Central Arizona College (CAC) was established in 1969. It is located in Coolidge, Arizona, a small town with a population of about 9,000 residents located in Pinal County. The college maintains nine separate campuses. It is a public institution that offers the majority of its programs on a two-year college level.
Students may select form over 100 programs of study, comprised of a mix of certificates and degrees. Associate of Arts, Associate of Science, and Associate of Business degrees are all granted. The Associate of Arts in Elementary Education transfers to three Arizona public universities: Arizona State University, Northern Arizona University and the University of Arizona.
Each associate degree requires 60-64 credits to complete. These credit requirements cover Arizonas general education curriculum, common courses, special requirements and electives. CAC also offers programs that are on “transfer pathways.” A transfer pathway allows students to complete a training program and possibly receive certification. There are 17 divisions of study including business, communications, fire science and emergency technology, and a sports and fitness division.
To be admitted to the honors program, students are required to possess a 3.2 GPA, be eligible to take college level English without taking remedial courses and maintain a 3.0 in all honor courses. Being in the honors program offers students the opportunity for personal attention due to smaller class sizes and more individualized instruction.
Accreditation is granted by the North Central Association of Colleges and Schools.
Most Popular Fields of Study
The college offers several community outreach programs to cater to continuing education and growing businesses in the community, including training for workers and GED classes.
The campus also features a child development center. This center offers full day and part day childcare for children 3-5 years old.
Admissions are non-competitive. Incoming high school graduates must show proof of high school completion or have earned a GED. Transfer students must submit transcripts from the all previous institutions.
International students must submit a student information form, passing TOEFL scores of 450/133, have a completed financial statement, official transcripts, and a letter from a bank verifying funds for financial support.
Programs for High School Students
The Early College Program allows high school students to enroll in college courses while still enrolled in high school. To participate in this program students must be enrolled in at least 4 high school classes. Other requirements for this program include that students must be Pinal County residents, have at least completed their sophomore year and must receive permission from high school guidance counselors. Student must maintain a 2.5 GPA, enroll and complete CPD101, and meet every semester with an advisor and attend all early college meetings.
The First Step Program allows students to take college courses during the summer sessions. All courses last about 5-8 weeks. Students wanting to enter the First Step Program must be finished with their sophomore year in college. Students that want to enter this program must complete the first step form that requires their parents’ and counselor’s signatures; they must also take college testing, meet with an advisor and attend orientation.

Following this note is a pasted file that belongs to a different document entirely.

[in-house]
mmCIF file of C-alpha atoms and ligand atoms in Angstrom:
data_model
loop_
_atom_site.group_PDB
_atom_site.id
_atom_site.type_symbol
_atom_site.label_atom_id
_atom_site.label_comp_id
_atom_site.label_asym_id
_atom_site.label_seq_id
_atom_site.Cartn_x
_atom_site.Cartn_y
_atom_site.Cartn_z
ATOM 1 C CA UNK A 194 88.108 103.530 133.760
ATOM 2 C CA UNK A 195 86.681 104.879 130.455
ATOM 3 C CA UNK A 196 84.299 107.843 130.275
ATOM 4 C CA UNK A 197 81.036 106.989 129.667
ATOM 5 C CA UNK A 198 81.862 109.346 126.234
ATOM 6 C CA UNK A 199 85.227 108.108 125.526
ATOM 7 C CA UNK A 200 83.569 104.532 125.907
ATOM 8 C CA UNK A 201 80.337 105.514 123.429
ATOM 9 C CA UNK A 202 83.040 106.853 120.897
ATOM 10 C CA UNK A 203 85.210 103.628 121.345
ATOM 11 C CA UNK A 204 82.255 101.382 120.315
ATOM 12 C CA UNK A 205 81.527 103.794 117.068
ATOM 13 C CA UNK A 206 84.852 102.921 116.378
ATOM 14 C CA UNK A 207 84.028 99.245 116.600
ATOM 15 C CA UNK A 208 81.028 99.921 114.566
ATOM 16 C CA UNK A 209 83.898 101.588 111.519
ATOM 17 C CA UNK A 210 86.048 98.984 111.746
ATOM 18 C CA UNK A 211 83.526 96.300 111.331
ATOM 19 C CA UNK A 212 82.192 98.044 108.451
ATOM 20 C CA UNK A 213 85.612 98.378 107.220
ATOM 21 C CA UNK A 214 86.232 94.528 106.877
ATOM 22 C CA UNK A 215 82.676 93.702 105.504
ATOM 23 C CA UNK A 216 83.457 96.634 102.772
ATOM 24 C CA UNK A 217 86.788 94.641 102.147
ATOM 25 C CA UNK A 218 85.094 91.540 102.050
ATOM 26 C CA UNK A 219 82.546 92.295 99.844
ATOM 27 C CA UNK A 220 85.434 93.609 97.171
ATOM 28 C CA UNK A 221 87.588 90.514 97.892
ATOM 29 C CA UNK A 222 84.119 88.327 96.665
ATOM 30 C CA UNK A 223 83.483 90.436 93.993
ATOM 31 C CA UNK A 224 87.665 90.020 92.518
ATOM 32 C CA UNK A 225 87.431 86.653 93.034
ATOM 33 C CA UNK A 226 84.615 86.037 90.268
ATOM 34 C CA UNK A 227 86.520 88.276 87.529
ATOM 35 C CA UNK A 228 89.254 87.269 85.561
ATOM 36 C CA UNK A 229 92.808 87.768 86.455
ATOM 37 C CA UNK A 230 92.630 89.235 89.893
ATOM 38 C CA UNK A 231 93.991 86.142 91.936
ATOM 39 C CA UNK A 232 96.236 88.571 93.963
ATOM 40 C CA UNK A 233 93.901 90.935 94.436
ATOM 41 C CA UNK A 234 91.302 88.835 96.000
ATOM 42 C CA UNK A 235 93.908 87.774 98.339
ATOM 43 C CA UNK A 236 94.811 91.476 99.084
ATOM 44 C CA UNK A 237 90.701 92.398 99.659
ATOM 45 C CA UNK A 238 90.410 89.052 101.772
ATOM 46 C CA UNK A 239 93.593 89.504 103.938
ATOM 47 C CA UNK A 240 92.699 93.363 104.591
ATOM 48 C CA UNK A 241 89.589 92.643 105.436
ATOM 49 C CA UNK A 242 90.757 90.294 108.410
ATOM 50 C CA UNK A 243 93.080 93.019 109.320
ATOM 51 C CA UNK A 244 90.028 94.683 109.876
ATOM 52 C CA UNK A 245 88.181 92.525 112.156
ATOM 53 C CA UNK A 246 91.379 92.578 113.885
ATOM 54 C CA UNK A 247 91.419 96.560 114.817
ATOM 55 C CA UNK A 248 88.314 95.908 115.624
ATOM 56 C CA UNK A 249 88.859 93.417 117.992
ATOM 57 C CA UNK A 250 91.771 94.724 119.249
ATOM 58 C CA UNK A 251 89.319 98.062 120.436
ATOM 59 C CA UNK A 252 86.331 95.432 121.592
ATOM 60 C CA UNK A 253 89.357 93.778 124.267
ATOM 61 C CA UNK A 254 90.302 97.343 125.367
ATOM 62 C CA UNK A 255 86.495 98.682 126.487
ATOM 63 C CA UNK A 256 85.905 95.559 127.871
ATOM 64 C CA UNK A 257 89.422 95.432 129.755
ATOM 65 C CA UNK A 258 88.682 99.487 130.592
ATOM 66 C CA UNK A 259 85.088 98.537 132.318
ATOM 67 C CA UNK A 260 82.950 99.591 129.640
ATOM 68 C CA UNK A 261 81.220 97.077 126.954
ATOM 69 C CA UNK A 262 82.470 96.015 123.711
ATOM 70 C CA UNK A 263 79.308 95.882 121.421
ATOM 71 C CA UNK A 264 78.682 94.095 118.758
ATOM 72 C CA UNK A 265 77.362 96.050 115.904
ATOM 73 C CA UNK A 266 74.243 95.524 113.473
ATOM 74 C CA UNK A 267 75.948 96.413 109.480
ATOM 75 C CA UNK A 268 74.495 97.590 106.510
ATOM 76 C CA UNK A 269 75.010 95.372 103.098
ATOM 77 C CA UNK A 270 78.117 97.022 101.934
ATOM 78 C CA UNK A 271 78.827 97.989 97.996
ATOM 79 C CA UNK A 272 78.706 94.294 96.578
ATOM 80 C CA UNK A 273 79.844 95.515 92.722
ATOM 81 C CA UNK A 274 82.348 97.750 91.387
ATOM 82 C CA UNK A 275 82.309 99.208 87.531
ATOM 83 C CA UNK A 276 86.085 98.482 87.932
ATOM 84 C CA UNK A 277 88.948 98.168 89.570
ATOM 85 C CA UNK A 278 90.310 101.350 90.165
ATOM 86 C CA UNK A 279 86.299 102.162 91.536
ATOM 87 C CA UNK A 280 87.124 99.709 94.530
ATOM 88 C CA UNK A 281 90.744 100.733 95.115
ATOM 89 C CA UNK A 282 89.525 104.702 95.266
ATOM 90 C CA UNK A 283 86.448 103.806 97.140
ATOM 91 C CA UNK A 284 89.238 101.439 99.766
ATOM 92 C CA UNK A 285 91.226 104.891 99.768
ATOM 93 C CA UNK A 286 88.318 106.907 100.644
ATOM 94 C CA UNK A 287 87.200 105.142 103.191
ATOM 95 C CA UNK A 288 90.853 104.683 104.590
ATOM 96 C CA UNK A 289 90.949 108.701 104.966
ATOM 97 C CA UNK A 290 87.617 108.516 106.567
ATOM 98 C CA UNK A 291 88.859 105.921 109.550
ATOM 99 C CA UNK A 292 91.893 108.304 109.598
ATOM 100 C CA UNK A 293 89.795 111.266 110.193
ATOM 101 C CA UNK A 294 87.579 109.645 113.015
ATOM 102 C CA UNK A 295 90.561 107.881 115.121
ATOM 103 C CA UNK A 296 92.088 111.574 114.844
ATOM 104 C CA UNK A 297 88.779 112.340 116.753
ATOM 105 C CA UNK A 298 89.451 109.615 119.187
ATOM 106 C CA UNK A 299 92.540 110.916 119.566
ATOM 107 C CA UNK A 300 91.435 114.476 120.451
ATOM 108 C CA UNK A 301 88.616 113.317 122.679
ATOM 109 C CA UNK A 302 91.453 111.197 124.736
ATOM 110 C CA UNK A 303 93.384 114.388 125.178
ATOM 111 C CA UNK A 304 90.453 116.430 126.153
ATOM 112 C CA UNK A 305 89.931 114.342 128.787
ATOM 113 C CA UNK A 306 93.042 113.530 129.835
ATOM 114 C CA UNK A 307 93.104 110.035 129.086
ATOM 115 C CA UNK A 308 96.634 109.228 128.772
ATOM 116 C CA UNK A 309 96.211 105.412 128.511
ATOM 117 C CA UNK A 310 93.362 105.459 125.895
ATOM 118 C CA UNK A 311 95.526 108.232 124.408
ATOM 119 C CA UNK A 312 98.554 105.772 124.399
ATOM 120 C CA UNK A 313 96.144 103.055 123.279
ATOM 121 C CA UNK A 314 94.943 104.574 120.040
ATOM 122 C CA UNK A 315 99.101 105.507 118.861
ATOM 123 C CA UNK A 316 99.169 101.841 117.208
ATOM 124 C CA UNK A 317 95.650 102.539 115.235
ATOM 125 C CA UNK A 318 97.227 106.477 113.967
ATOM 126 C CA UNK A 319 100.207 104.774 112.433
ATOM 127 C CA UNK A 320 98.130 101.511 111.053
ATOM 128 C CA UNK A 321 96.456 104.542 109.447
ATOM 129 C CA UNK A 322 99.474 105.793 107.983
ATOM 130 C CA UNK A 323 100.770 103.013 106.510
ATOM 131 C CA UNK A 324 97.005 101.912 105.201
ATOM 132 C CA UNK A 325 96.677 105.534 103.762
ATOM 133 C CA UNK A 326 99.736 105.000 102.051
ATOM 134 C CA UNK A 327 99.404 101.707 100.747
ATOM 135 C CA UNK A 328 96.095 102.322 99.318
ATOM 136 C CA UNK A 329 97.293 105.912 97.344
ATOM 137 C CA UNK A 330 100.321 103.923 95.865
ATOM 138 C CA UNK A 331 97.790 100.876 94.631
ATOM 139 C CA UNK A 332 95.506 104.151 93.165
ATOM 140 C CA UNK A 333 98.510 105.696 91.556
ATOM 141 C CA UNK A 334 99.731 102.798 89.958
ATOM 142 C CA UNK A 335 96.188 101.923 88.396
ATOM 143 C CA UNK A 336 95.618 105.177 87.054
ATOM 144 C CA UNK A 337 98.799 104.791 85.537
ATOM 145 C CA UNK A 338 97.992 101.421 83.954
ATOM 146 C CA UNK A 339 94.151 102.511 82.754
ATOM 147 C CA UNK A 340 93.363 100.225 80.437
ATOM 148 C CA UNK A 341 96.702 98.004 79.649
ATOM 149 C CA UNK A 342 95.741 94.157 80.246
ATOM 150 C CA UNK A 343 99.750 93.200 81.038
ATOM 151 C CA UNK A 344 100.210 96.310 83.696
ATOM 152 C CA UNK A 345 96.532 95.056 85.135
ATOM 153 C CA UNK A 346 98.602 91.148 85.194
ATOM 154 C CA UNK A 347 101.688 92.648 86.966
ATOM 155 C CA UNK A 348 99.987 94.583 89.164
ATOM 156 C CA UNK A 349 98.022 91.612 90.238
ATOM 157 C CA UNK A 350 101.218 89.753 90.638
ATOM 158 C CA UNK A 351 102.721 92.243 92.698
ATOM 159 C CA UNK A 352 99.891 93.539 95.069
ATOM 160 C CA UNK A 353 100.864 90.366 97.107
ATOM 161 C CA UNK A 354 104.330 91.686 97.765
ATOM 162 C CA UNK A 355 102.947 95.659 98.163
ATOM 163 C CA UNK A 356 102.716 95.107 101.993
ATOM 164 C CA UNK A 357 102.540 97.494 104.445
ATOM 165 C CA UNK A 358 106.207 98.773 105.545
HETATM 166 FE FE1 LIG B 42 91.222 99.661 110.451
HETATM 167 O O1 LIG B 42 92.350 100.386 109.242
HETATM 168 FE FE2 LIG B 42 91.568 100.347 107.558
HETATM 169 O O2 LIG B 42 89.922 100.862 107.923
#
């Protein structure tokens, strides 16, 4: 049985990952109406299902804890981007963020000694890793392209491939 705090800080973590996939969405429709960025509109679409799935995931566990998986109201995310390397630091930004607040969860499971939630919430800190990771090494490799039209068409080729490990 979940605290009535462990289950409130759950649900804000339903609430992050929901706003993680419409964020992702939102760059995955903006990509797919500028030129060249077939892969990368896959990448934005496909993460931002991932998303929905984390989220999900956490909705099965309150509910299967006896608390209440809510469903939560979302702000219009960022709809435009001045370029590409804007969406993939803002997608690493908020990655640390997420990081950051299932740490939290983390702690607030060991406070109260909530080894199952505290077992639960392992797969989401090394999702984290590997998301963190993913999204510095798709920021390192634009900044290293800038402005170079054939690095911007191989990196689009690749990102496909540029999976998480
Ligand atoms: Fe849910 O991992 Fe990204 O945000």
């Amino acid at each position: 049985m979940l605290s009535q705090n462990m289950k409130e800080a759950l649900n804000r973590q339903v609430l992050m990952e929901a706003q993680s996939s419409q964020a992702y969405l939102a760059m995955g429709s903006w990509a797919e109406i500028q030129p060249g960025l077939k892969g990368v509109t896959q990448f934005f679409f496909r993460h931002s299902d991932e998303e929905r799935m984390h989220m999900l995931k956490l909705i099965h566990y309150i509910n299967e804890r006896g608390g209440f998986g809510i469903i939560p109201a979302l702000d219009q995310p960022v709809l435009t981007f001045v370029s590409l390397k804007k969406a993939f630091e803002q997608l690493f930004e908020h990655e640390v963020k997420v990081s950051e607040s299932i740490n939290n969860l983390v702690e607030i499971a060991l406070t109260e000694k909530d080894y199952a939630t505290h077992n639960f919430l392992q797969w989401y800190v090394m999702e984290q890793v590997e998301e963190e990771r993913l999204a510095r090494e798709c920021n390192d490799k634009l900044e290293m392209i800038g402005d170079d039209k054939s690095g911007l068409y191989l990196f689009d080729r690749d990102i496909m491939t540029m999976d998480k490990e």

Dual enrollment allows students to earn college credit while in high school. Dual enrollment classes are offered at the local high schools. To apply for this program students must take the college Compass test and have the required academic prerequisites. Unlike the other two programs mentioned above dual enrollment students must pay tuition.
All students who would like to be considered for financial aid must complete the Free Application for Federal Student Aid , or FAFSA. Options for federal aid include a mixture of grants, loans, scholarships, and work study. Students are also encouraged to apply for scholarships.
Student Financial Aid Details
Campus life features a variety of clubs such as the Funny Biz Club, Campus Crusade for Christ, and Art Club.
There are many helpful resources for students to enrich and facilitate their transition to college life and the challenging academic standards that come with it. The tutoring center offers peer tutoring that helps students in math and writing. The Student Success Program also offers several helpful resources to ensure college success. The Summer Bridge Program gives incoming freshmen a taste of college life through on campus living visits, a peer mentor and academic counseling.
Student Enrollment Demographics
CAC is associated with three different athletic organizations, the Arizona Community College Athletic Conference, the National Junior College Athletic Association Division I and the National Intercollegiate Rodeo Association/Rocky Mountain Division. Sports offered are mens and womens cross country, track and filed, basketball and rodeo. There is also mens baseball and womens softball.
Additional School Information
The Signal Peak campus is the only one to house students. Residential housing at Signal Peak holds about 400 students. Students have two living options: Living Learning Communities in which students are paired with students of similar interests such as academics goals and wellness concerns (i.e. non-smokers, non-alcoholic users) or general housing. All rooms come fully furnished and are double occupancy. Suite and quad rooms are available, but all rooms are joined by Jack and Jill bathrooms.
Elisabeth Bailey is a freelance writer and editor with particular interests in academics, food,and sustainability . She is also the author of A Taste of the Maritimes: Local, Seasonal Recipes the Whole Year Round and writes regularly for Canadian Farmers Almanac and the National Wildlife Federation. Elisabeth and her family live and enjoy great local food in Lunenburg, Nova Scotia.